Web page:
Contact UsStudent Services
Location: Building 535, Offices 29/30
Phone: (909) 607-0389
Fax: (909) 607-8086
Email: student_services[at symbol]kgi.edu
Hours: Monday-Friday, 8 a.m.-5 p.m.
2015 Commencement Speaker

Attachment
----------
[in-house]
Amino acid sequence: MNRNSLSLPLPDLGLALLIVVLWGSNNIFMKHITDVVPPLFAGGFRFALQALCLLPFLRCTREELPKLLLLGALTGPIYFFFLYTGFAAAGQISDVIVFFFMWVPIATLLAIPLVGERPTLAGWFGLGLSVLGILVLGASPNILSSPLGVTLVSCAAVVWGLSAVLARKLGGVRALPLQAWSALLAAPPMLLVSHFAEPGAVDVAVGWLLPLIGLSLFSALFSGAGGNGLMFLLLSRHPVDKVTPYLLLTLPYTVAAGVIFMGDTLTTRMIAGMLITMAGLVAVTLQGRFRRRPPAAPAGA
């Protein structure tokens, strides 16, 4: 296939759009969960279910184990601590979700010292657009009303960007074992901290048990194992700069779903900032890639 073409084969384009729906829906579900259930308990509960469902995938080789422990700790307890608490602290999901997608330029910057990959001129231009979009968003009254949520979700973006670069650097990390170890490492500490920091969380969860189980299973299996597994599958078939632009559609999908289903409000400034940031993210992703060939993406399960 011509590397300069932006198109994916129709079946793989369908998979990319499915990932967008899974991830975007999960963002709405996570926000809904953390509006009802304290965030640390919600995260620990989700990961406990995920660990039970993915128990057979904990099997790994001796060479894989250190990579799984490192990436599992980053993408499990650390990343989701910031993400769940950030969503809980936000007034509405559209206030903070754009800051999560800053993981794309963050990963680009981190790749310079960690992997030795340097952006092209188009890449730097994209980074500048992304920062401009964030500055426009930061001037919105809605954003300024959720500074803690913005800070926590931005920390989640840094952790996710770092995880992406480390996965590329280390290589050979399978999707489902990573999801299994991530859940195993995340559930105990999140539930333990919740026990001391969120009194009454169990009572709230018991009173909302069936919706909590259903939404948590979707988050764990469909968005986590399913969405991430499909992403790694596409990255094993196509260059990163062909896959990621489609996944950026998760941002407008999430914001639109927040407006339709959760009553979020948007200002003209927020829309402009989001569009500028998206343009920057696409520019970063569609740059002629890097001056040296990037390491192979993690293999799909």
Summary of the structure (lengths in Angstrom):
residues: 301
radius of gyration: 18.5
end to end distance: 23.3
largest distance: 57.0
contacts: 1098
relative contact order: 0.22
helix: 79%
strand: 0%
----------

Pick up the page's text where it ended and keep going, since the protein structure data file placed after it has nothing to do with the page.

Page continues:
Dr. Randy Schekman is a Professor in the Department of Molecular and Cell Biology, University of California, Berkeley, and an Investigator of the Howard Hughes Medical Institute. As a graduate student at Stanford University, he studied the enzymology of DNA replication with Arthur Kornberg. His current interest in cellular membranes developed during a postdoctoral period with S. J. Singer at the University of California, San Diego. When he joined the faculty at Berkeley, he developed a genetic and biochemical approach to the study of eukaryotic membrane traffic, which reveals how proteins enter and move between membrane-bound compartments of cells. Among the honors he has earned are the Gairdner International Award, the Albert Lasker Award in Basic Medical Research in 2002, and the Nobel Prize in Physiology or Medicine in 2013 - which he shared with James Rothman of Yale University and Thomas Südhof of the Stanford School of Medicine - for their discoveries of the mechanism regulating vesicle traffic, a major cellular transport system. He is a member of the National Academy of Sciences, the Institute of Medicine, the American Academy of Arts and Sciences, the American Philosophical Society, a Foreign Associate of the Accademia Nazionale dei Lincei, a Foreign Associate of The Royal Society, London, and an Honorary Academician of the Academia Sinica. In 1999, he was elected President of the American Society for Cell Biology. In 2002 he was appointed Editor-in-Chief of the Annual Reviews of Cell and Developmental Biology. From 2006 - 2011, he served as Editor-in-Chief of the Proceedings of the National Academy of Sciences. In 2011, he was appointed Editor-in-Chief of the open access journal, eLife, sponsored by the HHMI, The Wellcome Trust/UK and the Max Planck Society. The microscope that he bought from money earned from odd jobs as a junior high school student now resides in the Nobel Museum in Stockholm.